You can pre-order The Sea That Beckoned here.

In Review: Cranesong

cranesong

Cranesong by Rona Wang. Half Mystic Press (2019, 76 pages). $15, paperback. $7, digital.

Rona Wang is, in Carissa Dunlap’s words, a “badass creator,” and I couldn’t agree more. Wang is the type of creator who gives other creators pause, who makes one ask, what have I been doing with my life? Not nearly as much as this sophomore at MIT who is already a prize-winning writer (Wang won the 2016 Adroit Prize for Prose and a 2018 Isabelle de Courtivron Prize from MIT’s Center for Bilingual/Bicultural Studies, just to name a couple) and has created a writing mentorship program, an online learning platform and community, been named one of “22 Under 22 Most Inspiring College Women” by Her Campus, and has written a gorgeous and gut-wrenching debut of short stories. And she’s only 21.

Cranesong, published by Half Mystic Press, is a collection that puts the rest of the world on mute as each story peels open. In one story, a “barely-eighteen college freshman” returns home for Thanksgiving and realizes “[e]verything [she] knew of home is gone,” and some things can’t be replaced. In another, a village is transfixed by the “Guiyang girl in the rice paddies,” her power transcending death. And in another, a young Chinese girl finds a precious moment of friendship in a war-time America determined to erase everything she cares about.

Wang’s skills as a storyteller are a joy to behold. She shifts smoothly and seamlessly from one point of view to another, from present to past and back again, from realism to magic realism and back. Legend can sit beside YouTube; each element, no matter how quotidian, jumps forward into something close to wonder, but the painful kind, like sunlight bouncing off snow. In another writer’s hands, these shifts would be incongruous. But in Wang’s, they’re magic.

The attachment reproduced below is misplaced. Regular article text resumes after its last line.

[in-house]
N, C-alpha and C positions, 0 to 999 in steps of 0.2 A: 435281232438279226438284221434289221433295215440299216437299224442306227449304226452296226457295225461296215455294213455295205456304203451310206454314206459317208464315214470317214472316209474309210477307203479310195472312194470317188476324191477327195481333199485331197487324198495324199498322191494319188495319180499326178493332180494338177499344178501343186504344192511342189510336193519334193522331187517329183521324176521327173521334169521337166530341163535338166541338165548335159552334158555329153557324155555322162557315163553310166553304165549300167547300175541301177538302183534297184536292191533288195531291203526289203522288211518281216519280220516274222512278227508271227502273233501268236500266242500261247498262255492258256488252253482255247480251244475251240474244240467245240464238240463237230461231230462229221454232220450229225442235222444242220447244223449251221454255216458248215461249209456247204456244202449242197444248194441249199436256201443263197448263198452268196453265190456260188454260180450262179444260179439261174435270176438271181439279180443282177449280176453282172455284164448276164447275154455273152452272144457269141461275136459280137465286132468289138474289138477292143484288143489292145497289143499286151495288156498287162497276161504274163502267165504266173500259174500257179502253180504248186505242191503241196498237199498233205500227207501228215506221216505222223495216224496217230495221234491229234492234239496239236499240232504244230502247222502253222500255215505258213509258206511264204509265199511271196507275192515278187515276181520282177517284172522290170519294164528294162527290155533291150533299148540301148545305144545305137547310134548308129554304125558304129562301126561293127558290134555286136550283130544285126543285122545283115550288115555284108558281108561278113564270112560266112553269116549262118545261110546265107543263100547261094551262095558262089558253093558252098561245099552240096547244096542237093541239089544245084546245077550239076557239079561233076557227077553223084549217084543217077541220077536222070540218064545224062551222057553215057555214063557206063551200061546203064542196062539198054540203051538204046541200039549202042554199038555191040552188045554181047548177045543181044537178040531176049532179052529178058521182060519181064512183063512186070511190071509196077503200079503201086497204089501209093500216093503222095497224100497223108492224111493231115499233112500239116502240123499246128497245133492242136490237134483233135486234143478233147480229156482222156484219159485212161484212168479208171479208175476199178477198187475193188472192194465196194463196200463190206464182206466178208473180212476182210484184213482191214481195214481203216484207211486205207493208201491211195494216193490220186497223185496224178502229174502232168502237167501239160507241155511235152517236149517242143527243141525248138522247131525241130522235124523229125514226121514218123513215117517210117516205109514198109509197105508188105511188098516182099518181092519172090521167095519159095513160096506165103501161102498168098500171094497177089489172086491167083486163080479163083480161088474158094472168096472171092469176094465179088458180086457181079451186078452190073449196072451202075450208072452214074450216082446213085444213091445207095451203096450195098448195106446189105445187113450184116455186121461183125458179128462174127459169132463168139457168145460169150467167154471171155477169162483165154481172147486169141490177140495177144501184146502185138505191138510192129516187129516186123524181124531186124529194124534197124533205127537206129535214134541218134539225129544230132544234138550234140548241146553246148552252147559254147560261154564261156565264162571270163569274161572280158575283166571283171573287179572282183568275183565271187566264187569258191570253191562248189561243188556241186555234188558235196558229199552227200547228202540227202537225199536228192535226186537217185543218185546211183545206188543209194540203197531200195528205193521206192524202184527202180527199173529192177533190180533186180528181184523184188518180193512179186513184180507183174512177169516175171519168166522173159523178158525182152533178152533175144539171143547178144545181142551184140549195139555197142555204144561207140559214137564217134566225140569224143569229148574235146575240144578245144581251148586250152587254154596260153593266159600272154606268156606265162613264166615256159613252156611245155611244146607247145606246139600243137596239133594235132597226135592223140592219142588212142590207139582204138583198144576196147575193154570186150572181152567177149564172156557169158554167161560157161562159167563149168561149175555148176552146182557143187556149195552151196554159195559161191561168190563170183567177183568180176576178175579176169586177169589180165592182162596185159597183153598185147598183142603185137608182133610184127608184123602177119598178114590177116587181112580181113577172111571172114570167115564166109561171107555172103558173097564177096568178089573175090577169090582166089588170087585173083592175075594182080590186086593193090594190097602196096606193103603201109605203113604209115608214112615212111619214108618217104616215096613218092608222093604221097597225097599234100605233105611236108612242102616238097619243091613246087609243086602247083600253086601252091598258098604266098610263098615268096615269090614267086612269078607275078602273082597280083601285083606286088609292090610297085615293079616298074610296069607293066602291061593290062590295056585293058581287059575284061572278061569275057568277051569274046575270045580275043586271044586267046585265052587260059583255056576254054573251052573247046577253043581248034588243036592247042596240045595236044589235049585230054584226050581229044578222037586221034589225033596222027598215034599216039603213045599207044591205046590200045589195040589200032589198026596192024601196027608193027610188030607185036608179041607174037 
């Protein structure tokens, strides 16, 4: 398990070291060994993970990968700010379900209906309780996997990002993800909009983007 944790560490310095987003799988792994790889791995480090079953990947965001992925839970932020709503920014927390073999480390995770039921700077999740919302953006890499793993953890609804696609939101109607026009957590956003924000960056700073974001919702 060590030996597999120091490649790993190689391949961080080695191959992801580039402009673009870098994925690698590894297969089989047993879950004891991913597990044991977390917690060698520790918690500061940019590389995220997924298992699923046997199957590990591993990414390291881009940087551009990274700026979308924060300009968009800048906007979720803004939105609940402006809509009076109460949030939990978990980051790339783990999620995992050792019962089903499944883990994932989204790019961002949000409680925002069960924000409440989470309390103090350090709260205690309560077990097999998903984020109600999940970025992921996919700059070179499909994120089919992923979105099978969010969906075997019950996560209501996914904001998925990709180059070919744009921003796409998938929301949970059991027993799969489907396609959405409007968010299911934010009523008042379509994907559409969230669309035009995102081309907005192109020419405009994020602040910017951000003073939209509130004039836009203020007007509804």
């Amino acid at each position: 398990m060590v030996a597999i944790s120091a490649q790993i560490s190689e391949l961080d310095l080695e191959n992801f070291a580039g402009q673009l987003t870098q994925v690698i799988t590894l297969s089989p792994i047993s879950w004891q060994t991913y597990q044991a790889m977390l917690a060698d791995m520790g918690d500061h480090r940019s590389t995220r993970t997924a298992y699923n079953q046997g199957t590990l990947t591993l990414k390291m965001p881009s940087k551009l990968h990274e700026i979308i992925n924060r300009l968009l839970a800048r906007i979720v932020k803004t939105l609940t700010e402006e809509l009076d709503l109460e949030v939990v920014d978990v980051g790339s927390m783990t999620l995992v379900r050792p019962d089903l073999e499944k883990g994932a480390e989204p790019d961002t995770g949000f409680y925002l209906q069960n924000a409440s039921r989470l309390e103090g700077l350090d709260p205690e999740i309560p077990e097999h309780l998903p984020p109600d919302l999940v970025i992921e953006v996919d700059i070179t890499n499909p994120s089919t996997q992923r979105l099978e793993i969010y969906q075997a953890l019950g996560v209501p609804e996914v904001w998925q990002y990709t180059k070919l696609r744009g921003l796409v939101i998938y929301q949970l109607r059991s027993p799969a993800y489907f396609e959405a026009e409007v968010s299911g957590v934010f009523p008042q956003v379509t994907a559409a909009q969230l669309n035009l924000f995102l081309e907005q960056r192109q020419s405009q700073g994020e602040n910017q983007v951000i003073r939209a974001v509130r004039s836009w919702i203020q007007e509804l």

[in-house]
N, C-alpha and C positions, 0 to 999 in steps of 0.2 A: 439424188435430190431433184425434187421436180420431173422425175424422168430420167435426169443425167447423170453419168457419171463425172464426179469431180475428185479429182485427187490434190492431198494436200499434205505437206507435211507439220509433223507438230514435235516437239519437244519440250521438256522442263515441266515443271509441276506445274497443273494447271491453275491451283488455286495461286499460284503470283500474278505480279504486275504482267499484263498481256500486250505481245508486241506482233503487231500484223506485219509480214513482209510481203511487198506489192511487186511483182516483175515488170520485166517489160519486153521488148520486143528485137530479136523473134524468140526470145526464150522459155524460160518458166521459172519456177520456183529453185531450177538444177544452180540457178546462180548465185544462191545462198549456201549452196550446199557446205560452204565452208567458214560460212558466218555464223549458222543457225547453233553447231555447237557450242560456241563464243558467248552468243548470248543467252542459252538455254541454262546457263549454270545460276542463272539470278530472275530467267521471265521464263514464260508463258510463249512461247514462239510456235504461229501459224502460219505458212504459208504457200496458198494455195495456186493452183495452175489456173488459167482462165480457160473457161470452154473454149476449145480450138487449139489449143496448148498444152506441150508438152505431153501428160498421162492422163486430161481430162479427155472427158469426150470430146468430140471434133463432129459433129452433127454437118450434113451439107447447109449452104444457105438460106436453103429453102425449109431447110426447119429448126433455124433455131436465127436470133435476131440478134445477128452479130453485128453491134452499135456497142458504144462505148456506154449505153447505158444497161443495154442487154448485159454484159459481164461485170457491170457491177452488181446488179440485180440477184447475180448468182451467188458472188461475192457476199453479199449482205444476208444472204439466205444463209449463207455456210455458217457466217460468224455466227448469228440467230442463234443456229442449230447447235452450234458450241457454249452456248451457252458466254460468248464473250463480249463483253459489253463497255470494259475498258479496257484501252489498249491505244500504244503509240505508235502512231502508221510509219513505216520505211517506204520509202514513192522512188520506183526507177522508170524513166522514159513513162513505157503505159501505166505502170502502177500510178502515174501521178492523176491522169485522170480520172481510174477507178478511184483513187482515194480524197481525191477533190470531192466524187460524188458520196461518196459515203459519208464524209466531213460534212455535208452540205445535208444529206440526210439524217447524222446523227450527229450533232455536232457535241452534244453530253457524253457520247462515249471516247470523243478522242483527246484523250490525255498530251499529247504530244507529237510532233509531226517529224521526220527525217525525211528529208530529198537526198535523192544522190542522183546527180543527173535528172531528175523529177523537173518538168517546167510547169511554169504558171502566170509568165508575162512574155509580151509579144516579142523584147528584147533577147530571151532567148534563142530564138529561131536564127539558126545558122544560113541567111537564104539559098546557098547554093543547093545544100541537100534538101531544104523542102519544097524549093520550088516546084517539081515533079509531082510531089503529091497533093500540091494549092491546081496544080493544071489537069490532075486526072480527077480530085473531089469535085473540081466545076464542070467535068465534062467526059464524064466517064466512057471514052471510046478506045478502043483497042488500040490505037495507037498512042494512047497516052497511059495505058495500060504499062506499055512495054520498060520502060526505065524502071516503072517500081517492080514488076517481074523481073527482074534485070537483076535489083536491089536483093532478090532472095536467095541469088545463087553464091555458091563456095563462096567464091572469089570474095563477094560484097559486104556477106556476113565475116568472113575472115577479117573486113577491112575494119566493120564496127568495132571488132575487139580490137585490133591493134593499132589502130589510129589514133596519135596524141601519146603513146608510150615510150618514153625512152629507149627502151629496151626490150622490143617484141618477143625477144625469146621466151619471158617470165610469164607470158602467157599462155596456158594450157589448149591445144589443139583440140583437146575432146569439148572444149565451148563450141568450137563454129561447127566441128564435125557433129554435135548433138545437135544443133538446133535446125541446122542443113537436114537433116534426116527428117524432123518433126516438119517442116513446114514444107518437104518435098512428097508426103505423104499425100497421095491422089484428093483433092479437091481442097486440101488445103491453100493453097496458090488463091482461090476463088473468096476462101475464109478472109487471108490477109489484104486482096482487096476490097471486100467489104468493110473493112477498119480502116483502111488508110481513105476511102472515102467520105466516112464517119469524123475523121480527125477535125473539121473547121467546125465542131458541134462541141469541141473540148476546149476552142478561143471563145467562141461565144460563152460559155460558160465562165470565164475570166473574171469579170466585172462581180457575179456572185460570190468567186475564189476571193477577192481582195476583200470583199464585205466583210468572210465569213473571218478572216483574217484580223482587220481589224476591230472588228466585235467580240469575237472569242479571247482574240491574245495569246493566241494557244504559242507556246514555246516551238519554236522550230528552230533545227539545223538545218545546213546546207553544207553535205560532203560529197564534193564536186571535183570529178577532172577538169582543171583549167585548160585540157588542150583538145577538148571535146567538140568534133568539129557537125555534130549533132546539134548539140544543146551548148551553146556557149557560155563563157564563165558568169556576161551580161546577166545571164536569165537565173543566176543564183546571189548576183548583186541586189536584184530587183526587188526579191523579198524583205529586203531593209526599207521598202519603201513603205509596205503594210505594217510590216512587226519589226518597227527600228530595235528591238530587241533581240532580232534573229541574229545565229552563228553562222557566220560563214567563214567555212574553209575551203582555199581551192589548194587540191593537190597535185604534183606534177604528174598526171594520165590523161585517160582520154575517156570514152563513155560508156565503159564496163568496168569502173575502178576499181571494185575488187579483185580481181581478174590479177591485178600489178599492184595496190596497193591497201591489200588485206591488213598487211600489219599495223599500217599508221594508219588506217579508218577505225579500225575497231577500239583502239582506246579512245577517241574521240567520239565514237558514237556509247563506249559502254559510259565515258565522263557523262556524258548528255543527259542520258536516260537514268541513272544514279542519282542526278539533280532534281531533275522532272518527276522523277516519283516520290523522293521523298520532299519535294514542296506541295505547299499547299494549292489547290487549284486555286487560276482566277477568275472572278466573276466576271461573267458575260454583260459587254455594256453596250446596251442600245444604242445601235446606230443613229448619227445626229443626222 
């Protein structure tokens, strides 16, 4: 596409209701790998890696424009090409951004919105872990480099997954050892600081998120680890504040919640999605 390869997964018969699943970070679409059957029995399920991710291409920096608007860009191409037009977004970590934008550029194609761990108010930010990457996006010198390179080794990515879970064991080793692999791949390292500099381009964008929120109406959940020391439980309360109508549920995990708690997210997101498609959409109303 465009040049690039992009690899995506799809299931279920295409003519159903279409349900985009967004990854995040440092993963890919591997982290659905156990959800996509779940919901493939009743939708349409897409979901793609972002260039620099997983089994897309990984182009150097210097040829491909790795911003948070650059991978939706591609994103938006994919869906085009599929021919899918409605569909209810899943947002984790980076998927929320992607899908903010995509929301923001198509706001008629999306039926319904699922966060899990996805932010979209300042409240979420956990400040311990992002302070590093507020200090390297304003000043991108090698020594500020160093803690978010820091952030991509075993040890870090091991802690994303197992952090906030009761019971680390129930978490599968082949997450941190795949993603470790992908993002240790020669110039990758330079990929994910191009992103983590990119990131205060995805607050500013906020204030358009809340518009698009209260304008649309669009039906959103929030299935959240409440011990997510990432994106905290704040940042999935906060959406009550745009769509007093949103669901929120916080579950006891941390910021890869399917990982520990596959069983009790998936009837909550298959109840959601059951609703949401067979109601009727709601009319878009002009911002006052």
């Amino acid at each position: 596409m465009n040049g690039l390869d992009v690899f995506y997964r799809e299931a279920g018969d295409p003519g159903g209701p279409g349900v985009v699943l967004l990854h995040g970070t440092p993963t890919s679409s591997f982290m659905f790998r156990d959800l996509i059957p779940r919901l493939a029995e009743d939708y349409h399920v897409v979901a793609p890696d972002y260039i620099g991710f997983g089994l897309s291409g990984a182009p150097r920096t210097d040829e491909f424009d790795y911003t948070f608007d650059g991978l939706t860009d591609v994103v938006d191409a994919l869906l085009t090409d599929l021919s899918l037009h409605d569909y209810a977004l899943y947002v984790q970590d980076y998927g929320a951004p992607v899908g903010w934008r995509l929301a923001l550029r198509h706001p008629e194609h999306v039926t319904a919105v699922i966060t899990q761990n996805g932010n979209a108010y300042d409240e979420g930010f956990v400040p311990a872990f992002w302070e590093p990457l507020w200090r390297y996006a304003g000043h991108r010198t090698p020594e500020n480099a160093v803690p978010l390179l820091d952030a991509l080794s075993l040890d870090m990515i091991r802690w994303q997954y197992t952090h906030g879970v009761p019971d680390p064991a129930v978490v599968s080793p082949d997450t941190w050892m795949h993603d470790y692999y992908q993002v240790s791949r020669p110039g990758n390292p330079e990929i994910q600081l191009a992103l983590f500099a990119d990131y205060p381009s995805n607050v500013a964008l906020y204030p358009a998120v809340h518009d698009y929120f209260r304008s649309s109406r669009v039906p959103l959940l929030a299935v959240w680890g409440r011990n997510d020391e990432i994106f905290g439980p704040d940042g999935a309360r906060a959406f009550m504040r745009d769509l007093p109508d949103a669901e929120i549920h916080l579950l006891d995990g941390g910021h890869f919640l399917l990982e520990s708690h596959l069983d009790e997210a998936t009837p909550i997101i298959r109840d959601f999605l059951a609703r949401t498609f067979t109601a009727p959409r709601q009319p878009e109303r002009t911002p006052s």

And Wang’s characters are so real: they lift makeup they can’t afford, “stealing promises for the lives we yearned for,” crave connection so hard that when they look at the person they love, they “wanted to crawl inside of her, make a home out of all that tenderness,” and say yes against their better judgment because “it feels so good to be seen.” And they’re often in free fall, trying to find their place in a world that asks them to break themselves against its closed, and often locked, doors.

As they deal (but not always cope) with culture, language, sexuality, loss, and racism, and yearn for love, beauty, and home, it’s impossible not to ache right along with these complex characters, many of whom exist with a foot in two or more different worlds, watching, being watched, and sometimes targeted by those that “shimmy like they know they belong in this moneyed, neon world.” In “Liv, Liv, Lipstick Liar,” Liv says, “Some people would walk for years to have something magnificent and entirely theirs.” These are characters walking, getting a little messed up in a messed up world, and the reader gets a little messed up, too.

Wang has a talent for slipping the floor out so that each paragraph, each story, reverberates through muscle and bone to something central. Her imagery is so arresting (“skies that swung open like switchblades” in “The Evolution of Wings”), her diction so startling and fresh (“Skeins of green grains embroidered her limbs and neck” in “The Girl in the Rice Paddies”), the whole of her collection so true to the raw emotion roiling under each surface, that I’d be willing to follow Wang pretty much anywhere. Better pay attention to this bright, vibrant new voice.

Cranesong is available here.